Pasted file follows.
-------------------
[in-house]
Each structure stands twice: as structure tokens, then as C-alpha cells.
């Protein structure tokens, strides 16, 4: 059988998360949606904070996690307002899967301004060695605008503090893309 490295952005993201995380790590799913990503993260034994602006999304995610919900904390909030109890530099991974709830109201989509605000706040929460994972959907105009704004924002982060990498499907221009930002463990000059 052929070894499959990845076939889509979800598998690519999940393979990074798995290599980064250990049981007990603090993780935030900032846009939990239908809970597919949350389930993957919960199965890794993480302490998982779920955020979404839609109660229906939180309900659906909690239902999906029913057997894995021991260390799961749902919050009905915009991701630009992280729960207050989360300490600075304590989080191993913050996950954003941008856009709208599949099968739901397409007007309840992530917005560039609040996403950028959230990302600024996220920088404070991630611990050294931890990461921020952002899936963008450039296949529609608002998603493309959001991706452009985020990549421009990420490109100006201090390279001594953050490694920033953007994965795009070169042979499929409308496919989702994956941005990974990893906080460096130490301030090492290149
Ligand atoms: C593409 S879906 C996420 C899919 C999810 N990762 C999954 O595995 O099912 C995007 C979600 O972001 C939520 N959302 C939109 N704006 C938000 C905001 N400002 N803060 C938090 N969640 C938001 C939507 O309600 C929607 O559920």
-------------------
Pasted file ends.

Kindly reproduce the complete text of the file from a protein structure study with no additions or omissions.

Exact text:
[in-house]
Each structure stands twice: as structure tokens, then as C-alpha cells.
């Protein structure tokens, strides 16, 4: 059988998360949606904070996690307002899967301004060695605008503090893309 490295952005993201995380790590799913990503993260034994602006999304995610919900904390909030109890530099991974709830109201989509605000706040929460994972959907105009704004924002982060990498499907221009930002463990000059 052929070894499959990845076939889509979800598998690519999940393979990074798995290599980064250990049981007990603090993780935030900032846009939990239908809970597919949350389930993957919960199965890794993480302490998982779920955020979404839609109660229906939180309900659906909690239902999906029913057997894995021991260390799961749902919050009905915009991701630009992280729960207050989360300490600075304590989080191993913050996950954003941008856009709208599949099968739901397409007007309840992530917005560039609040996403950028959230990302600024996220920088404070991630611990050294931890990461921020952002899936963008450039296949529609608002998603493309959001991706452009985020990549421009990420490109100006201090390279001594953050490694920033953007994965795009070169042979499929409308496919989702994956941005990974990893906080460096130490301030090492290149
Ligand atoms: C593409 S879906 C996420 C899919 C999810 N990762 C999954 O595995 O099912 C995007 C979600 O972001 C939520 N959302 C939109 N704006 C938000 C905001 N400002 N803060 C938090 N969640 C938001 C939507 O309600 C929607 O559920």